Air Force Awards EELV Phase-1A-6 Contracts
Big news from the Air Force, with 3 launch contracts going to each provider for the 2021–22 timeframe:
United Launch Services, Centennial, Colorado, has been awarded a $441,761,778 firm-fixed-price contract, for launch services to deliver the SILENTBARKER, SBIRS GEO-5, and SBIRS GEO-6 missions to their intended orbits. This launch service contract will include launch vehicle production, mission integration, mission launch operations/spaceflight worthiness, and mission unique activities for SILENTBARKER and SBIRS GEO-5, with an option for an additional SBIRS GEO-6 launch service. … Fiscal 2018 and 2019 space procurement funds in the amount of $308,550,970 will be obligated at the time of award.
Space Exploration Technologies Corp., Hawthorne, California, has been awarded a $297,000,000 firm-fixed-price contract, for launch services to deliver the NROL-87, NROL-85, and AFSPC-44 missions to their intended orbits.
First some thoughts on the price assumptions we can make, before I dive into some general thoughts.
For ULA, the SBIRS GEO-5 and -6 flights are likely on Atlas V 411. The first three SBIRS GEO launches were on 401, but the Air Force took the option of using a 411 last year for improved performance, and I expect the same here.
Given that the GEO-6 contract is an option, the funds are not obligated yet, so we can do some math with the numbers given and determine that an Atlas V 411 flight for the Air Force is $133 million. SILENTBARKER is likely on an Atlas V 541 (or even 551) and is the remaining $175 million.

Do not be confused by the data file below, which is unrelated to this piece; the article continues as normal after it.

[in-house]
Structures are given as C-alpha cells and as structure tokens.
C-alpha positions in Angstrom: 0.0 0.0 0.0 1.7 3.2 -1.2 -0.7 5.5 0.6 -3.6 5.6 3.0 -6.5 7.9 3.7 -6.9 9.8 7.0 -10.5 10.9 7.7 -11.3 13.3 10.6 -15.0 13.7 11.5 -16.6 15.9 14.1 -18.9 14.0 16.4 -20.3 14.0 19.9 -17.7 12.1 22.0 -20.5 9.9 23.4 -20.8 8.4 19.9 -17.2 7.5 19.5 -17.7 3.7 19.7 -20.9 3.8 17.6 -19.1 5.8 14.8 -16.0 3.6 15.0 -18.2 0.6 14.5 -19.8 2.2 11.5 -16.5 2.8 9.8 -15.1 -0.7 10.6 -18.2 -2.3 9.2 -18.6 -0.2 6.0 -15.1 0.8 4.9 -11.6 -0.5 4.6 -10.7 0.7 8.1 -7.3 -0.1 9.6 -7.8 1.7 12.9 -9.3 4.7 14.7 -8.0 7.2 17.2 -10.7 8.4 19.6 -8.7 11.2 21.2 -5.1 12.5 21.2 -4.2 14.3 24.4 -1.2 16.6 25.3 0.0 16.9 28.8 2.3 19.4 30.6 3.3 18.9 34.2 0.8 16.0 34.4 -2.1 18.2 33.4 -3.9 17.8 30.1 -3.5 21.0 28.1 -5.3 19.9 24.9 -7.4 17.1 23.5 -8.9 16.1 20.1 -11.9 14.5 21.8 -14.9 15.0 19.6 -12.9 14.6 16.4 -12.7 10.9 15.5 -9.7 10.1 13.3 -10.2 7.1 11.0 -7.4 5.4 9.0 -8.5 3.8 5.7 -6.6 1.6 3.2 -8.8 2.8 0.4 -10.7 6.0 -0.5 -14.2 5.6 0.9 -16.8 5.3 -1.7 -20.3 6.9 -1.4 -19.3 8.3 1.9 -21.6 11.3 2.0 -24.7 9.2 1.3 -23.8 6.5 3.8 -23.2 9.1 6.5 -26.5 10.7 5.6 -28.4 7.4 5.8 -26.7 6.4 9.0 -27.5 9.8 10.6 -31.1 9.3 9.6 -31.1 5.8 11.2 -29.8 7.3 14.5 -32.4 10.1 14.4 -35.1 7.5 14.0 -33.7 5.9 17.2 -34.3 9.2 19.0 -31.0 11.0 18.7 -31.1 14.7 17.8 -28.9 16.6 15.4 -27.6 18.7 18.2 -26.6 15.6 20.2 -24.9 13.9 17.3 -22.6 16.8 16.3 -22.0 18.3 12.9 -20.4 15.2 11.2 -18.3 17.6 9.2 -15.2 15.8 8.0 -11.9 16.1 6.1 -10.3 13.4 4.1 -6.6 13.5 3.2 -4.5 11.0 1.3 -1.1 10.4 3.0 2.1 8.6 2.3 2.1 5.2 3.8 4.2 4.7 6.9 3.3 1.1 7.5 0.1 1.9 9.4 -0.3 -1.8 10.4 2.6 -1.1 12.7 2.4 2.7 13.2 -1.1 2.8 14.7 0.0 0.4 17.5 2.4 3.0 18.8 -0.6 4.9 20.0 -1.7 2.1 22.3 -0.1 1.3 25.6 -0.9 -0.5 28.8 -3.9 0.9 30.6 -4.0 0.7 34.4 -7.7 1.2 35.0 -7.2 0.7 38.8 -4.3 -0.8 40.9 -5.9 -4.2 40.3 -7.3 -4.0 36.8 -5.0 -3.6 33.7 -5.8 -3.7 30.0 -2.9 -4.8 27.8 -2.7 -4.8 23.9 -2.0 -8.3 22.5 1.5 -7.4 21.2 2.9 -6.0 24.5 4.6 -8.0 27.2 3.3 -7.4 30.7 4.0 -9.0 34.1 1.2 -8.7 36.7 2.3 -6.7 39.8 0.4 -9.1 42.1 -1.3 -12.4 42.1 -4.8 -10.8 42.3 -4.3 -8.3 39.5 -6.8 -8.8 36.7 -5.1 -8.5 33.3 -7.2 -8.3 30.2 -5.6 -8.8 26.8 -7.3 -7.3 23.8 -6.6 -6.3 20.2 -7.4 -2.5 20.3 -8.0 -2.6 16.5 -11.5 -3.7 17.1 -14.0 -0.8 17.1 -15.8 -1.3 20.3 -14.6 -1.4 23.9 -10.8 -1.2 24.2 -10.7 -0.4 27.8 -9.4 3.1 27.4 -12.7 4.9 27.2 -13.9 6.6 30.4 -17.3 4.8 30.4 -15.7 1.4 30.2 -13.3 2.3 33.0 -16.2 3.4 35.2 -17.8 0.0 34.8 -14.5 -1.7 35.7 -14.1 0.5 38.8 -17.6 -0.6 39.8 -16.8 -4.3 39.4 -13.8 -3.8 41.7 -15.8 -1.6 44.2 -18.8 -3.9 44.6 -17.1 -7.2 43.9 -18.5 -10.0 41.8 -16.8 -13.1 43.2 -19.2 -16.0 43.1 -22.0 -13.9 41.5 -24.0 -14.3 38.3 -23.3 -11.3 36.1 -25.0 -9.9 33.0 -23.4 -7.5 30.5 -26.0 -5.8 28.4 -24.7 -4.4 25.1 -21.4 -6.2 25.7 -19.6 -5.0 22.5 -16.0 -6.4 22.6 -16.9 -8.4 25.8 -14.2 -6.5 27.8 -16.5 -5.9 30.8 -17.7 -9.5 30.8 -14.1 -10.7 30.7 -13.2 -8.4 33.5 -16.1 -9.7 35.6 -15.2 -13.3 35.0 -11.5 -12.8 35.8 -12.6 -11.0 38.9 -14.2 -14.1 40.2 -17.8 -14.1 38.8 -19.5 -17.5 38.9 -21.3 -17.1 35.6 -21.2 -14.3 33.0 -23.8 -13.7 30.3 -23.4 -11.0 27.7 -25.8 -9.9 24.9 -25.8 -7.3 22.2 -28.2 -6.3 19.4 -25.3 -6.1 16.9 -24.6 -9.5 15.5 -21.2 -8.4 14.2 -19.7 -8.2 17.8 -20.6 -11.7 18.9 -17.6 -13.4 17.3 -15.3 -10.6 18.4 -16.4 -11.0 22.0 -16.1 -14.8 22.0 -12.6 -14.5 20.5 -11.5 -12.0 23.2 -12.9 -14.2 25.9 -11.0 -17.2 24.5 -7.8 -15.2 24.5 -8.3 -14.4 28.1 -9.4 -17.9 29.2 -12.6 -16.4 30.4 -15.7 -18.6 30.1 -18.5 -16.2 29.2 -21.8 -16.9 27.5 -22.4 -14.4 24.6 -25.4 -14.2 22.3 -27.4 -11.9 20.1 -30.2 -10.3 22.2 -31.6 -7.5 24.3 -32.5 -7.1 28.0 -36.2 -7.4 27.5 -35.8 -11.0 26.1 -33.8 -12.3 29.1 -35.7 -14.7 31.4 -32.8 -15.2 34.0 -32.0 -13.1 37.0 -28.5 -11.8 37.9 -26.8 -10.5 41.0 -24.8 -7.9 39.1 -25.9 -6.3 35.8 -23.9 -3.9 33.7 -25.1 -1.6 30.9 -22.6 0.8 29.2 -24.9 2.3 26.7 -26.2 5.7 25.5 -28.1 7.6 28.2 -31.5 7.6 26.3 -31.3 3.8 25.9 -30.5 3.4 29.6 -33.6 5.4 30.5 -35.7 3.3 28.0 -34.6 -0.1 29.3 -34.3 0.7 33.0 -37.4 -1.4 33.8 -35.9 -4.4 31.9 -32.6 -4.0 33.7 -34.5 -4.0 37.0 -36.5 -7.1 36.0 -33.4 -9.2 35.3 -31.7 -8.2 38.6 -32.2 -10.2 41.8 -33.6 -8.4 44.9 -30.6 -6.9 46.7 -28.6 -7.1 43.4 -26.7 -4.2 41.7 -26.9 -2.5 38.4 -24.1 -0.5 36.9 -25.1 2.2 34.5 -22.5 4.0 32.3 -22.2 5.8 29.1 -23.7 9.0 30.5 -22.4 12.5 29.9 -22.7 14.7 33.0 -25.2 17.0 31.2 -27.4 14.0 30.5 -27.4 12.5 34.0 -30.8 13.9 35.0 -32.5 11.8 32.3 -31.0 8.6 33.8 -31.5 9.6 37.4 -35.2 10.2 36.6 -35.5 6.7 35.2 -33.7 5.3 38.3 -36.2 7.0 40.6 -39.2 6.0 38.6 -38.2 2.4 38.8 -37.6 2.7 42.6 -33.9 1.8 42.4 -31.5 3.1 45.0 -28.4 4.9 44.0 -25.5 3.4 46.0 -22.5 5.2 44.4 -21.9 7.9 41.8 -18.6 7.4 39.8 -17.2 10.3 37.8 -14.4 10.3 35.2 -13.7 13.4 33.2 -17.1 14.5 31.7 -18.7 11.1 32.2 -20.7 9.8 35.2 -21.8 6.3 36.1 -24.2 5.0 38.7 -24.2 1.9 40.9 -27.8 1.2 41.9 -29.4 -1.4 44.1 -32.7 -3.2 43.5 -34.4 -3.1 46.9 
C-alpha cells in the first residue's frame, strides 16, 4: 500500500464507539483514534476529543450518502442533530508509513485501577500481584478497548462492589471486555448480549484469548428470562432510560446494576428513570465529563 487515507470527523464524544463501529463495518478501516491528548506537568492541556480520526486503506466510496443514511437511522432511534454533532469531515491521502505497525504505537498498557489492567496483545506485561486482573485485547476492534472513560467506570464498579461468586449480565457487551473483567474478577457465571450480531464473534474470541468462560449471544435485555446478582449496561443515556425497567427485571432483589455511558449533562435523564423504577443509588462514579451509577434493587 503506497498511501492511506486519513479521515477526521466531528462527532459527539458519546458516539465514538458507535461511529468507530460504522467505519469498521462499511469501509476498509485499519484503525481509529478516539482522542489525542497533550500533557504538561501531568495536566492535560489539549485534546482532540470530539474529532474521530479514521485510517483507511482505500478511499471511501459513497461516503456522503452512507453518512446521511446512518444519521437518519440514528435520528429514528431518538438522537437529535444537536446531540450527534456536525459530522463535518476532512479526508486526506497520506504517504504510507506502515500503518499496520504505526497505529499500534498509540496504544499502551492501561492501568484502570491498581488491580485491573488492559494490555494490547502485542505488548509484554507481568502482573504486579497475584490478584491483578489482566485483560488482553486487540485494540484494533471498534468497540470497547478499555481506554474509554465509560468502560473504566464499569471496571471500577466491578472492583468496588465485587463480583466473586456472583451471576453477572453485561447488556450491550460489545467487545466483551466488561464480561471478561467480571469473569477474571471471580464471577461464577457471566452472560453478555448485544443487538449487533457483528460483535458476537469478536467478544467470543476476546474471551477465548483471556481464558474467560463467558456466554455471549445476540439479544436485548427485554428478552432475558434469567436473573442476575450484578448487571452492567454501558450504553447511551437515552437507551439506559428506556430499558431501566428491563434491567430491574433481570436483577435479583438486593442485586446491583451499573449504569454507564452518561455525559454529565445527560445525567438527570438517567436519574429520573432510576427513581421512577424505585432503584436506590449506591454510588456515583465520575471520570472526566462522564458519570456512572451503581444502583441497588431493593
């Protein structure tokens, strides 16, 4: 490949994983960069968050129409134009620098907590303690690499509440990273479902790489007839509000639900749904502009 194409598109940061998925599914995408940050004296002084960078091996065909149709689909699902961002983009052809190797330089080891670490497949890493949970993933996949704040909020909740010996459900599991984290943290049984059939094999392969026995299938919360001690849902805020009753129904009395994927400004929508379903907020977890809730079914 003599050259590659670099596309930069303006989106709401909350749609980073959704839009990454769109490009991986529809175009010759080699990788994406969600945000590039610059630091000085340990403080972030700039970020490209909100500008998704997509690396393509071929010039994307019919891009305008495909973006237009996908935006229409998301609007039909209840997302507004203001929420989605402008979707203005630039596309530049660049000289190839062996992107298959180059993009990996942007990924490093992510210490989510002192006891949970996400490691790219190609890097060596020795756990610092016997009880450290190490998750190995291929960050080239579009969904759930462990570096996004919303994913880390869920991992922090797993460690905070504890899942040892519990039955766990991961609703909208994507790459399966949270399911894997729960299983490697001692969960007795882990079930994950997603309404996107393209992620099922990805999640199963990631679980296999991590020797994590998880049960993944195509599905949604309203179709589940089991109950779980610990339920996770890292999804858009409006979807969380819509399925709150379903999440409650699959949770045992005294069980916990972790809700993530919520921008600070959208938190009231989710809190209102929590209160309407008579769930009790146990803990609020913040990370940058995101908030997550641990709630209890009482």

On the SpaceX side, the best bet we can make is that AFSPC-44 is a Falcon Heavy flight, and the two NRO missions are on Falcon 9. Strangely enough, in SpaceX’s statement on the awards, they didn’t list AFSPC-44 in the Falcon Heavy manifest, but I’m assuming that was a case of a bad cut-and-paste job of boilerplate copy that hadn’t been updated yet, since Falcon 9 would likely not be able to fly that mission.
All that said, based on recent Falcon 9 government contracts, we can assume about $90 million per flight, which leaves the Falcon Heavy flight at about $117 million.
Overall, this round wasn’t too surprising, and that has to be music to SpaceX’s ears.
On the ULA side, Atlas V has flown 4 SBIRS GEO missions already, so going that way for -5 and -6 is not surprising and is a good idea.
On the SpaceX side, the fact that they can lock up two NRO flights and a direct-to-GEO Air Force flight with a good price margin between themselves and ULA is a great sign for their future manifest. The fact that Falcon Heavy has a growing manifest and nearly half of it is filled with Air Force missions is major validation. The fact that there is little outrage when they’re awarded missions like these speaks volumes to their track record of late.
Much as we all think of SpaceX as a scrappy startup, they’re an established launch provider now, and are heading into the phase where they play defense against new entrants.